One last thing about hair. I don't wet brush, ever. I have thin hair that is very fine. I love it stick straight, now...but there were years of teen angst. To keep as much as possible, I have a very wide tooth comb in the shower and I comb it with the conditioner in, from bottom to top, again old lace.

I let it air dry and then finger comb, followed by a real comb and no longer style the heck out of it. If I want long hair, that's what I need to do. We suffer so for beauty.

I'd cut off toes for Susan's hair.

Nancy Liedel said...

Liisk, me too on the oilies, and there is a theory that super oily hair should be conditioned only. So I tried it. One week. It smelled from the cholesterol breaking apart (I think Susan taught me this, it's what gives hair that nasty scent, as it's pushed out and basically turned rancid. Did I get that right?). Then, dear goddess the itching started. It was not for me.

Instead I use a shampoo that is cleansing, yet not too tough on my hair. I used one of Susan's formulas and adapted it. I wash it every day and am gentle with it. I also use a lot of water on it after washing. I really let it get all the shampoo out. I can rinse and soap at the same time, so no water wasted. Quite the party trick.

You can try CO only, but don't spend a fortune on the stuff they sell on TV. Just get a decent conditioner that you like and use it. The TV stuff is bunk. They charge a fortune for what is, from my inci snooping, about an average conditioner. I can make a better one and so can you.

Anonymous said...

What about vinegar? I use vinegar as a hair rinse and this makes my hair wonderfully soft and shiny..

Anonymous said...

What about a super dry scalp? Is there any sort of leave in/lotion that will moisturize my scalp but not make my hair look awful? Thanks for any ideas!!

Susan Barclay-Nichols said...

When I say wringing, I don't mean any kind of serious pressure on your hair. I just hold my hair in one hand and run the other down the length of it to remove the excess water. I'm doing Nancy's ponytail squish action, to give it the proper name.

I used to towel dry my hair into serious tangles until I read something somewhere about just patting it dry and the difference! It was amazing.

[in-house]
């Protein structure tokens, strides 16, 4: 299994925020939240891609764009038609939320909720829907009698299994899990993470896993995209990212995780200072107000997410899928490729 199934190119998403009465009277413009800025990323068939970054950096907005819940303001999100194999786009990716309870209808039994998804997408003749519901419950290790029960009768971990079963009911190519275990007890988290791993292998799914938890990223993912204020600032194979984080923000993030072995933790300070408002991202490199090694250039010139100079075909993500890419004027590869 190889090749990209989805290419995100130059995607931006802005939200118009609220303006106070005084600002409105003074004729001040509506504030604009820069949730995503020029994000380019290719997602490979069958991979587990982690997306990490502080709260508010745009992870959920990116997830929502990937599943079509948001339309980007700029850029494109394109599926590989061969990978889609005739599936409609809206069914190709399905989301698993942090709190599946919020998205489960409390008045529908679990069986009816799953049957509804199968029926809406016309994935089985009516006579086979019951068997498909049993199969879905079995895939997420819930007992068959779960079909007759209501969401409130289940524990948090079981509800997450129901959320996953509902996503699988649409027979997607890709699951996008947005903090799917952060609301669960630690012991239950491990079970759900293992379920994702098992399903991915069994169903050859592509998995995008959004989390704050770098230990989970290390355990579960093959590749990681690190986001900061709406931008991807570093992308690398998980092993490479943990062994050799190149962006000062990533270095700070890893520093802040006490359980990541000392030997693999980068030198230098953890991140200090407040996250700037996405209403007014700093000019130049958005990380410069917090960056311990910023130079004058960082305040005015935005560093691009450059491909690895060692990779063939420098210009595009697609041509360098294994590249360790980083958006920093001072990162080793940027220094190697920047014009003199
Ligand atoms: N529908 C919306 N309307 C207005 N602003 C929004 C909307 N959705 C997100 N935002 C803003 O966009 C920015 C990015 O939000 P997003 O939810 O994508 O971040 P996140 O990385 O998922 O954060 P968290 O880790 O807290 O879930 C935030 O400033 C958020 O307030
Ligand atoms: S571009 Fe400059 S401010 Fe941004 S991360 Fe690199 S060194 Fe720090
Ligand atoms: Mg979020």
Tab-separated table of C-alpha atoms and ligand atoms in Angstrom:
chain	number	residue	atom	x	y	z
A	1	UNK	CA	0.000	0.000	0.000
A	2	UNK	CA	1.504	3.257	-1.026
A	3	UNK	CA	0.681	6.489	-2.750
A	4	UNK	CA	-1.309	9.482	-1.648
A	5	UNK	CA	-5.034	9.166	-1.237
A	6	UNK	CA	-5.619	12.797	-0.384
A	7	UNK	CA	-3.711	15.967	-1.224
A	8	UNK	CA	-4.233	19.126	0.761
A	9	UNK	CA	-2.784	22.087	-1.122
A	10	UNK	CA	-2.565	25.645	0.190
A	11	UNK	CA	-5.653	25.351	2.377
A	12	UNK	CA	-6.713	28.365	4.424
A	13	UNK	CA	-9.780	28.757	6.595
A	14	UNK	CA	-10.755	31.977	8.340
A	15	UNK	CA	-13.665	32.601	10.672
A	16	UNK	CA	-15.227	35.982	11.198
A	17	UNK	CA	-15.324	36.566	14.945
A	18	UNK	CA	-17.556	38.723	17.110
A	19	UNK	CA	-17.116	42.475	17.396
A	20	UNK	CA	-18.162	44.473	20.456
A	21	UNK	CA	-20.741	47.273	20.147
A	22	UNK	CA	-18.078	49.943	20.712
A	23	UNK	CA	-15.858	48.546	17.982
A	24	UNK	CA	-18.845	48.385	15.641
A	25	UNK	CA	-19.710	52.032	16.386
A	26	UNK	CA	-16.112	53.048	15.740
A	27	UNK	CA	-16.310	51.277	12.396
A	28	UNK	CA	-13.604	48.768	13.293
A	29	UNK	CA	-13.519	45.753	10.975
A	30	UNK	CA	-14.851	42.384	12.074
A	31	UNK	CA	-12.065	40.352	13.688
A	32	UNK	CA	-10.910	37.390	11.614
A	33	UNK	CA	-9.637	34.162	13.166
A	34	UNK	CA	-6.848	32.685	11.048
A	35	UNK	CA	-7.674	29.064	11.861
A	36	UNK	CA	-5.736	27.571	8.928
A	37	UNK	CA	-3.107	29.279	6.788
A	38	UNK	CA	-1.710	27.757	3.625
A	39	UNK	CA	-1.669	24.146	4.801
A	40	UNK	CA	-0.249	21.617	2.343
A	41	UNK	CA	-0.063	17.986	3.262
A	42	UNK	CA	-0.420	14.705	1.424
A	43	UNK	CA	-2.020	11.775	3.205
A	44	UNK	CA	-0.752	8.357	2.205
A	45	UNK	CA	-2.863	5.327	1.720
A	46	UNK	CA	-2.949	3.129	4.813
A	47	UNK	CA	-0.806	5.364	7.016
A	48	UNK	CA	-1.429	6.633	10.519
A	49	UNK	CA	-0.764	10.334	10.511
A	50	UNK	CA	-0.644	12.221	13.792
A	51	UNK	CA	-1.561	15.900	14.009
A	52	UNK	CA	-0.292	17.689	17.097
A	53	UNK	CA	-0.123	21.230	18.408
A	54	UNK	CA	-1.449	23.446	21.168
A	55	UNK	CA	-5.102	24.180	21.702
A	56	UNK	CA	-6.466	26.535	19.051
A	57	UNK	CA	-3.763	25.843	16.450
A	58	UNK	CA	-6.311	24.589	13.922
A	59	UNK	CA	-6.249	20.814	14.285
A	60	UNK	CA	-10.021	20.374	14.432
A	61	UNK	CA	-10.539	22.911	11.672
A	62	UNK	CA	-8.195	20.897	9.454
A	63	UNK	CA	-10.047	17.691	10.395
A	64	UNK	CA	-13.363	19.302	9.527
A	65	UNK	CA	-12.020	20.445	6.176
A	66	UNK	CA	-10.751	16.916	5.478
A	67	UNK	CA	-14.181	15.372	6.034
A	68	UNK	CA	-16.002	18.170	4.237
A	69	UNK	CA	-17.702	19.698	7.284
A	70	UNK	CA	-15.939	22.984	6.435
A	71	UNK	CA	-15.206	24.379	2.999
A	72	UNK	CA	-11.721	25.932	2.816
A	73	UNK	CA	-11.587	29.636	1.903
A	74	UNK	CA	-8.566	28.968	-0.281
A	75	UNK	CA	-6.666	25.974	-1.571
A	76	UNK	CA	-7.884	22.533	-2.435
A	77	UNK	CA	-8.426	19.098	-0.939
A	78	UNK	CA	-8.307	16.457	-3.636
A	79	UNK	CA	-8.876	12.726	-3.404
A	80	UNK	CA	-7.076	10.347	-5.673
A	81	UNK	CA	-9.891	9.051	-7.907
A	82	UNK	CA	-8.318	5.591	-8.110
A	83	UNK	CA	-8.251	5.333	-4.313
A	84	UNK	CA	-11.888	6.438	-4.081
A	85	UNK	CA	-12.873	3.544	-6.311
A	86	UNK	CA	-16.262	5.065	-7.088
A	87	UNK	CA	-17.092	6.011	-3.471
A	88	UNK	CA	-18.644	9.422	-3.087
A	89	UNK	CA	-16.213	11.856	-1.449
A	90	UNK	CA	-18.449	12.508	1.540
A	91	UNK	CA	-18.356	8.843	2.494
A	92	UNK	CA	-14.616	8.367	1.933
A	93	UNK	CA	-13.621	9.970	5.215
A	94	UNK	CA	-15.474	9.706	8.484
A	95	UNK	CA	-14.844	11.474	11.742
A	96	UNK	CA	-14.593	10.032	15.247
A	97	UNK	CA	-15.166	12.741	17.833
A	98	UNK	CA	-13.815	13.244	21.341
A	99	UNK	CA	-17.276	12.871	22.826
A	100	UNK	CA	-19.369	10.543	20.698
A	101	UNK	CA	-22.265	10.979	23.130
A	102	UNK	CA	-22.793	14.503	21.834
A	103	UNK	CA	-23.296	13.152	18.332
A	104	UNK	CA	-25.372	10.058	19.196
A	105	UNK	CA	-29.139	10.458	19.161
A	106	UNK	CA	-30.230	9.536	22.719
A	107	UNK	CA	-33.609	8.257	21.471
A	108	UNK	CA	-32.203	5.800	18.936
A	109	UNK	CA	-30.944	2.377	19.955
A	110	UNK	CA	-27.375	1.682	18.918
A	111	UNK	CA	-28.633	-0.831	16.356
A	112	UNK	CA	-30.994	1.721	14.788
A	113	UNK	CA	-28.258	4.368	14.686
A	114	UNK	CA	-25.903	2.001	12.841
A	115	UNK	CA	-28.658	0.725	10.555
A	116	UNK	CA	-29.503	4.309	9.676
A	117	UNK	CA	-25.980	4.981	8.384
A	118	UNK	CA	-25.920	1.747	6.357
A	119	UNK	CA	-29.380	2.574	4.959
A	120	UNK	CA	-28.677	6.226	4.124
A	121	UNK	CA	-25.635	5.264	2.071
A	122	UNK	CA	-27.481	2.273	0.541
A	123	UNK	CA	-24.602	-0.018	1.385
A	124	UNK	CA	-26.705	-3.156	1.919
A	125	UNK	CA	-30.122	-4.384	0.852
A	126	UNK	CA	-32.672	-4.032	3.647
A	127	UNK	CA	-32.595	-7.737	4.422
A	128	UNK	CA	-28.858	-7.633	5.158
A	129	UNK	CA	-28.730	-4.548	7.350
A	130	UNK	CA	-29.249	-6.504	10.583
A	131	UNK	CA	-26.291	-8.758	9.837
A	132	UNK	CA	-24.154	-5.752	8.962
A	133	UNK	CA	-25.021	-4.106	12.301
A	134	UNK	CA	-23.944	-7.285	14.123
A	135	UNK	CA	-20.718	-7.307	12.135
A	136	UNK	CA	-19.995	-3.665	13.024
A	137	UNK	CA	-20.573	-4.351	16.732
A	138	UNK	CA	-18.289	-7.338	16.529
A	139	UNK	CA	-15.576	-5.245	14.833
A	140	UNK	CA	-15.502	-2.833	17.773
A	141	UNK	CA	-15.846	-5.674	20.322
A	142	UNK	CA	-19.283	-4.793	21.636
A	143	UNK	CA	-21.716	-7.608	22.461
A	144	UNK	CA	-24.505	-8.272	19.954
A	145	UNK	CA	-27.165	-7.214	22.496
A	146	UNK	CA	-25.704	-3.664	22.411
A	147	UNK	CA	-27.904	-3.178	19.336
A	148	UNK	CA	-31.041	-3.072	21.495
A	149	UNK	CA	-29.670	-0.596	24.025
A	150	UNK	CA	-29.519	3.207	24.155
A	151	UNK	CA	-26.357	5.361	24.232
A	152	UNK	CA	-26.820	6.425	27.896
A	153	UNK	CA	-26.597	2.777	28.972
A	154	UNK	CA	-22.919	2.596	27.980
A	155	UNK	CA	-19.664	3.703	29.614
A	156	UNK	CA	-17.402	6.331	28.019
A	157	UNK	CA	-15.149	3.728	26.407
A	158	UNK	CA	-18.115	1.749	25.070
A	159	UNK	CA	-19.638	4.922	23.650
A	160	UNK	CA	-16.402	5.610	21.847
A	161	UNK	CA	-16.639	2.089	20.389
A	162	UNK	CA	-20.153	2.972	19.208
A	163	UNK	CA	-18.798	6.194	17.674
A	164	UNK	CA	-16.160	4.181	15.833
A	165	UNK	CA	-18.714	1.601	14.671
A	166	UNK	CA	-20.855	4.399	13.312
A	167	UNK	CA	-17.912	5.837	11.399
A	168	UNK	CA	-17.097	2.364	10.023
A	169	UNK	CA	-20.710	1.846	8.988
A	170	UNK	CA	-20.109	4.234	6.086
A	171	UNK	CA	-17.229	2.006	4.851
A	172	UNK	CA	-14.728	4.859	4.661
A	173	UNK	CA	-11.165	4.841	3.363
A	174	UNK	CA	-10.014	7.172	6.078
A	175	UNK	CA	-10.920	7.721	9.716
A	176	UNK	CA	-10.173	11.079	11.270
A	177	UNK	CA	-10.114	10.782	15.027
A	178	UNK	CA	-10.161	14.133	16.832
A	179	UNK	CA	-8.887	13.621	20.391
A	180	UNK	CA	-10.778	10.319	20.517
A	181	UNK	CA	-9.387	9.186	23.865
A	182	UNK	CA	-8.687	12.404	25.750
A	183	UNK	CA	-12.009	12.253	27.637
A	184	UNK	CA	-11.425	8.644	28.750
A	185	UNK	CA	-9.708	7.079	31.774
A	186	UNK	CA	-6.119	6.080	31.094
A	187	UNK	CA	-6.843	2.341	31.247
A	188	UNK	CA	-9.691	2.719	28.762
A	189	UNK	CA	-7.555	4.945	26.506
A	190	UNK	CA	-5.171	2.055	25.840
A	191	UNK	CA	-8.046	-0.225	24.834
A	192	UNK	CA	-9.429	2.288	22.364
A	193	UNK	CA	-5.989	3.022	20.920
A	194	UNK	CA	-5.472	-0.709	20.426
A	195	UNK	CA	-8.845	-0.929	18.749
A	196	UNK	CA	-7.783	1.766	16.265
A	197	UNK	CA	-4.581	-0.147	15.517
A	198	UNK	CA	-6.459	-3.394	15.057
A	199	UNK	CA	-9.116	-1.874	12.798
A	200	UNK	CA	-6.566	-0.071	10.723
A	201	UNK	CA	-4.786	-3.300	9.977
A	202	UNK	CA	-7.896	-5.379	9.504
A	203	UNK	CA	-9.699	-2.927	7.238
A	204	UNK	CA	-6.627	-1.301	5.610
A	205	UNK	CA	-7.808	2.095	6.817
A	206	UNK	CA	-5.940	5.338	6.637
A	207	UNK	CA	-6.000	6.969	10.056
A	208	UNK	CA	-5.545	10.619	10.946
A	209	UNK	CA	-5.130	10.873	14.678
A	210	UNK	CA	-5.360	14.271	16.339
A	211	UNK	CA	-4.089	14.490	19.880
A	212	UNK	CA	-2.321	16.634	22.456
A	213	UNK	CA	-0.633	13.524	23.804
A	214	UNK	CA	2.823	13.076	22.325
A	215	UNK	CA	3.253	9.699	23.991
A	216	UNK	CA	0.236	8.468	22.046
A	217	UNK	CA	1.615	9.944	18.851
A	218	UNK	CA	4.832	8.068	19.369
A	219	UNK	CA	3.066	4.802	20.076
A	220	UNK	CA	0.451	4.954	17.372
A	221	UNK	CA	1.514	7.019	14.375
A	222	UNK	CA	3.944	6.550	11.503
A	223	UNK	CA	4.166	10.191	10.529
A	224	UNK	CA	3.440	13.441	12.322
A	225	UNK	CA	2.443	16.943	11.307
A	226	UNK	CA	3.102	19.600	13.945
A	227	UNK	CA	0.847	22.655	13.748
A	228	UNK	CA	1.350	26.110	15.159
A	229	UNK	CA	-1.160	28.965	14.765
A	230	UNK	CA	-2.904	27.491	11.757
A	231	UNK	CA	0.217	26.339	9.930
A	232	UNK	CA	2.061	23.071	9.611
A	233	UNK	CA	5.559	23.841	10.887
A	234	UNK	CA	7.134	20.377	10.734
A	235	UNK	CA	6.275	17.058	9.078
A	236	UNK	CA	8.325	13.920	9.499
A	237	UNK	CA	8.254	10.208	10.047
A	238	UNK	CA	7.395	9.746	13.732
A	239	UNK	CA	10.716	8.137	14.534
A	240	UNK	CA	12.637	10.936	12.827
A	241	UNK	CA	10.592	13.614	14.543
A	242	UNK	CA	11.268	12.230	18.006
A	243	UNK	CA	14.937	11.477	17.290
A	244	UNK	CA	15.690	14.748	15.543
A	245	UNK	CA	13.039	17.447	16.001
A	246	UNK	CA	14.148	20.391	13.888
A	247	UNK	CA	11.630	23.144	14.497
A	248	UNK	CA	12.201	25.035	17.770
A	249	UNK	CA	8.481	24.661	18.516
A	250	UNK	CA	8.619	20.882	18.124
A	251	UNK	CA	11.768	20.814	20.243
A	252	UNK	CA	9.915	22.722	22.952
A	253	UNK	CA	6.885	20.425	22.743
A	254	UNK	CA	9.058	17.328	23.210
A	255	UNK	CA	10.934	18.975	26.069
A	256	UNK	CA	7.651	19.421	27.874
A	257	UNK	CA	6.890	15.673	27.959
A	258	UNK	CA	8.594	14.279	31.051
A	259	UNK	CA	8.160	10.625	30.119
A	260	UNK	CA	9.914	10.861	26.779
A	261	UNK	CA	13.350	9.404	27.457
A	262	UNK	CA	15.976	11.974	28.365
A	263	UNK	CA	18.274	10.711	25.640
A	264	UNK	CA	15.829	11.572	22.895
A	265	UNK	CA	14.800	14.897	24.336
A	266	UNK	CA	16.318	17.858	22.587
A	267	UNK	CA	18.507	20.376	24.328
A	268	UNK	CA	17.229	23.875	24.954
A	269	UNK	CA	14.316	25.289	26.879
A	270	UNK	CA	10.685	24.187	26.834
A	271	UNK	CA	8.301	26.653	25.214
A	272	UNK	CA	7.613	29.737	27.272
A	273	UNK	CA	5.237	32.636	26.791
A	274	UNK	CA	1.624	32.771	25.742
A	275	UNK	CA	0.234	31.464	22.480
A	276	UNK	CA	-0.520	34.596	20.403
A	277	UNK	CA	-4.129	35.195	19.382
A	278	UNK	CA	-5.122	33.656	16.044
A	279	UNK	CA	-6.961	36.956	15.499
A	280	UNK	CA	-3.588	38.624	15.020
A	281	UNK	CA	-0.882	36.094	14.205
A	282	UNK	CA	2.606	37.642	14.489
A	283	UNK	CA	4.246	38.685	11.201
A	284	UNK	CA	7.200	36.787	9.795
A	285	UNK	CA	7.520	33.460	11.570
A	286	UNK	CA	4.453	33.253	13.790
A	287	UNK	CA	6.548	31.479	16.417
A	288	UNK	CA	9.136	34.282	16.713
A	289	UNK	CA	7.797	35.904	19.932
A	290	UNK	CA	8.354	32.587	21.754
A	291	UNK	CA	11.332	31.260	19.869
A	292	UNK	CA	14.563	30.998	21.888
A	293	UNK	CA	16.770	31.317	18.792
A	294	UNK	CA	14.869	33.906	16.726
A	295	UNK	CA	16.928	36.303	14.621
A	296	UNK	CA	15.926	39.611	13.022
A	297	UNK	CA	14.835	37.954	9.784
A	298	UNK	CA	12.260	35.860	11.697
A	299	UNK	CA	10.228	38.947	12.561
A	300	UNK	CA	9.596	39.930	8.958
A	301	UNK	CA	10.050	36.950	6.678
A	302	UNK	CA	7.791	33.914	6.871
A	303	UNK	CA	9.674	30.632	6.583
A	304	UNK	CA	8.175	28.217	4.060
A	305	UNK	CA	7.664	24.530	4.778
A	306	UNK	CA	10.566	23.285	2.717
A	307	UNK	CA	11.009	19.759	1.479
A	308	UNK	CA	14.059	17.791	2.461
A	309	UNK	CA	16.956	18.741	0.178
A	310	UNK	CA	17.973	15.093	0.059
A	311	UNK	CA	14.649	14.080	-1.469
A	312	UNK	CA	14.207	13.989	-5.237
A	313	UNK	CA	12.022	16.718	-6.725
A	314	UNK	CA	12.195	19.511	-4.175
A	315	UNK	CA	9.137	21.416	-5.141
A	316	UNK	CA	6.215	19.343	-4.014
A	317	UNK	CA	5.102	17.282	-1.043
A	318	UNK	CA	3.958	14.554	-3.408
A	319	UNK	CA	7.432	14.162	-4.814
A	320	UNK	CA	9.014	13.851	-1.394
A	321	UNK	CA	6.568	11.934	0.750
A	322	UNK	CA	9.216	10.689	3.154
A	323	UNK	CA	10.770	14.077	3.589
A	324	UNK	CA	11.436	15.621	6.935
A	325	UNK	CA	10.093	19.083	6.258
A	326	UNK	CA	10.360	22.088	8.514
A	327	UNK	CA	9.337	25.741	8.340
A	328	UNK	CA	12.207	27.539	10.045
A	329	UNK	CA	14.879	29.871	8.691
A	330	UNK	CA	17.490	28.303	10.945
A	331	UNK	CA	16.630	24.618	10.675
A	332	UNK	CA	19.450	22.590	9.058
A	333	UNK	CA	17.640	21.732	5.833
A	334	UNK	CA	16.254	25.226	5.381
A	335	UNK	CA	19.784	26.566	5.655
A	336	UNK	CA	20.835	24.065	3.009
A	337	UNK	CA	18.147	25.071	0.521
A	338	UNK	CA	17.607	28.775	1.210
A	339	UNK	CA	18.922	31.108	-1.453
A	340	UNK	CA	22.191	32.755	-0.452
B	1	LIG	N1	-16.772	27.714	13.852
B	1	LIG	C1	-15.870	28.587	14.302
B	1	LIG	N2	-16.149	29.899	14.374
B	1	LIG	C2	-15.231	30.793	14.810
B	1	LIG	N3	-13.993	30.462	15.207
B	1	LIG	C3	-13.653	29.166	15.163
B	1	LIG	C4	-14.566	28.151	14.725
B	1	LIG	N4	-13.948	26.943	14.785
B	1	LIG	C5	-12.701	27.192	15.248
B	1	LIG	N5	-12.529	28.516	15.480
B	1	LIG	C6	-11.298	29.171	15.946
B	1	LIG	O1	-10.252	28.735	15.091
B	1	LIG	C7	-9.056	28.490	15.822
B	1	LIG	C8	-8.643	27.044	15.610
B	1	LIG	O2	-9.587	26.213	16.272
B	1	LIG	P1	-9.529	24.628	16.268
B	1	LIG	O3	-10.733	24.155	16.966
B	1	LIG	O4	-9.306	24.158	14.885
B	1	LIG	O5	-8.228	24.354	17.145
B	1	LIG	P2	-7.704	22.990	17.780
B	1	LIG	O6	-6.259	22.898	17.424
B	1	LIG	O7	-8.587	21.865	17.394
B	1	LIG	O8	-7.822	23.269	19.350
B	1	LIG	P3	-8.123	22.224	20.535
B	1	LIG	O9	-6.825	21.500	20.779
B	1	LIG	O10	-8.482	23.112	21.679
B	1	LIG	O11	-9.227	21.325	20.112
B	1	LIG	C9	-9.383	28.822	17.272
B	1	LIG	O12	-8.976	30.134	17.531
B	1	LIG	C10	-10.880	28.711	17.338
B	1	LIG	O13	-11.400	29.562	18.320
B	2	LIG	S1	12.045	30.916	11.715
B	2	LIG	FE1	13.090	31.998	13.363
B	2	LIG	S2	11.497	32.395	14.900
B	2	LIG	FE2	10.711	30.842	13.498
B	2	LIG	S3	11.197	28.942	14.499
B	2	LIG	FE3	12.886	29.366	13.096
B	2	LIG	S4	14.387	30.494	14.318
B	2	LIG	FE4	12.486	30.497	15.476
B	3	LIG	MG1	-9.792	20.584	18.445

I do use conditioner all over my hair, even on my scalp, because I get frizzies if I don't. But I only use a light coating because I don't want to get oilier! And I do comb my hair when it's wet - it's the only time I give it a brush - but I do it delicately and not until I've put on my detangler/leave in conditioner so I can get the knots out. I know it's not the best hair practice, but I've tried not doing it and I have the most tangled hair you've seen in ages!

And I like it when people disagree with me. I have my two henchwomen to agree with me all the time - I need my readers to question and challenge me so I can think differently!

Susan Barclay-Nichols said...

Hi LiisK! I'm glad you found the answer to your question. And Nancy's right - don't bother with a fancy conditioner if you want to try this. A good conditioner of any sort will work. I don't recommend it for oily haired girls. Your hair will feel awful and smell bad as the oils go rancid on your scalp

Hi Anonymous. Vinegar is acidic, and we want to use acidic ingredients on our hair, but it can be a little too acidic at a pH of 3. I don't know why it works for some people and not for others (like me), and I do worry that it's too acidic for most hair types, but if it works for you, I can't argue with it. Are you using a regular conditioner as well?

Hi Anonymous#2! I don't think you'll find something that you can use during the day that won't make your hair look greasy or lank. You could put a conditioner on your scalp at night - I'd go with one that contains some great oils and film formers - and wash it off in the morning or you could use a really intense conditioner with oils when you shower. You want to get some moisturizing on your scalp to get rid of the dryness. (Unless it's like dandruff, then you want to exfoliate!)

Christina Kessler said...

Yay, thanks for answering my questions! Turns out I don't use as much conditioner as I thought, that first batch was just much less than 100mL because of water loss. Now I'm use just enough to get my hair slippery enough to (very gently) detangle with a wide-toothed comb.
It's nice to know I don't have to worry about leaving it on for a long time unless I'm using oils. Thank you!

Anonymous said...

I have always putting a ton of conditioner on my hair, and it will always be gone in a week or two because of a previous exp. For two years I did not use conditioner under the belief it causes hair fall, bad mistake ever. My hair was really short and it bugged me why it hasn't grown. I didn't use heat, I didn't colour it etc so I really didn't know what was wrong with my hair. My hair only grew like 2 inches within a year! Then I began using condioner last year after a haircut which totally just cut off my progress, but now it's just below my boobs! So i've been putting a lot of condioner ever since, I thank you for telling me how much I really should be putting. I wasted a lot of conditioner.